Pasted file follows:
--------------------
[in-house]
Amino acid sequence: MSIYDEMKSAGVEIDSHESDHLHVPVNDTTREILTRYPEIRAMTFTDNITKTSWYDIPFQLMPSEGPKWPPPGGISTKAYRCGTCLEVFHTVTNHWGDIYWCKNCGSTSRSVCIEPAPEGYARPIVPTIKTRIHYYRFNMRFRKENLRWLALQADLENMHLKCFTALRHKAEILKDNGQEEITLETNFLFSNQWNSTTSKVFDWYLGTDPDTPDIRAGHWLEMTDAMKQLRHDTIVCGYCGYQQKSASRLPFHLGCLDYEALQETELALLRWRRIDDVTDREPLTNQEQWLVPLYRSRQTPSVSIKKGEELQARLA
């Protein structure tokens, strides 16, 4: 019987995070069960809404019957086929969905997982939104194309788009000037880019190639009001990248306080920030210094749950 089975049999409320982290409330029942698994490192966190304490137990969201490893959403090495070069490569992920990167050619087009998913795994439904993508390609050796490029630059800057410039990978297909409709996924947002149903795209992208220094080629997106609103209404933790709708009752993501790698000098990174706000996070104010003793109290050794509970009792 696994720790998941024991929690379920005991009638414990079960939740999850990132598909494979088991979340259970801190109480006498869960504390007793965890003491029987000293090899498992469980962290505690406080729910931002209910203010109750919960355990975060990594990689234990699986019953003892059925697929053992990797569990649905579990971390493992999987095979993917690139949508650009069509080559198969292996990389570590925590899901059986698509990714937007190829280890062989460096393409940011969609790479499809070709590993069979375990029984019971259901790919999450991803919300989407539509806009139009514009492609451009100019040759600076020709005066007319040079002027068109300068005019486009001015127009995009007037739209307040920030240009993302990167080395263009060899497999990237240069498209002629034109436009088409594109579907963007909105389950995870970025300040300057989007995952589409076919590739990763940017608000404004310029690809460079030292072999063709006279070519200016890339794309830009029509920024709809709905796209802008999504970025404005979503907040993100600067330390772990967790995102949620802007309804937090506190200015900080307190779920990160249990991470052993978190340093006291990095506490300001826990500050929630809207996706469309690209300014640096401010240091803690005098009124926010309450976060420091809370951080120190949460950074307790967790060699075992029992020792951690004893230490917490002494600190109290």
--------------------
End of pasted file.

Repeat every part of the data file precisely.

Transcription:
[in-house]
Amino acid sequence: MSIYDEMKSAGVEIDSHESDHLHVPVNDTTREILTRYPEIRAMTFTDNITKTSWYDIPFQLMPSEGPKWPPPGGISTKAYRCGTCLEVFHTVTNHWGDIYWCKNCGSTSRSVCIEPAPEGYARPIVPTIKTRIHYYRFNMRFRKENLRWLALQADLENMHLKCFTALRHKAEILKDNGQEEITLETNFLFSNQWNSTTSKVFDWYLGTDPDTPDIRAGHWLEMTDAMKQLRHDTIVCGYCGYQQKSASRLPFHLGCLDYEALQETELALLRWRRIDDVTDREPLTNQEQWLVPLYRSRQTPSVSIKKGEELQARLA
């Protein structure tokens, strides 16, 4: 019987995070069960809404019957086929969905997982939104194309788009000037880019190639009001990248306080920030210094749950 089975049999409320982290409330029942698994490192966190304490137990969201490893959403090495070069490569992920990167050619087009998913795994439904993508390609050796490029630059800057410039990978297909409709996924947002149903795209992208220094080629997106609103209404933790709708009752993501790698000098990174706000996070104010003793109290050794509970009792 696994720790998941024991929690379920005991009638414990079960939740999850990132598909494979088991979340259970801190109480006498869960504390007793965890003491029987000293090899498992469980962290505690406080729910931002209910203010109750919960355990975060990594990689234990699986019953003892059925697929053992990797569990649905579990971390493992999987095979993917690139949508650009069509080559198969292996990389570590925590899901059986698509990714937007190829280890062989460096393409940011969609790479499809070709590993069979375990029984019971259901790919999450991803919300989407539509806009139009514009492609451009100019040759600076020709005066007319040079002027068109300068005019486009001015127009995009007037739209307040920030240009993302990167080395263009060899497999990237240069498209002629034109436009088409594109579907963007909105389950995870970025300040300057989007995952589409076919590739990763940017608000404004310029690809460079030292072999063709006279070519200016890339794309830009029509920024709809709905796209802008999504970025404005979503907040993100600067330390772990967790995102949620802007309804937090506190200015900080307190779920990160249990991470052993978190340093006291990095506490300001826990500050929630809207996706469309690209300014640096401010240091803690005098009124926010309450976060420091809370951080120190949460950074307790967790060699075992029992020792951690004893230490917490002494600190109290």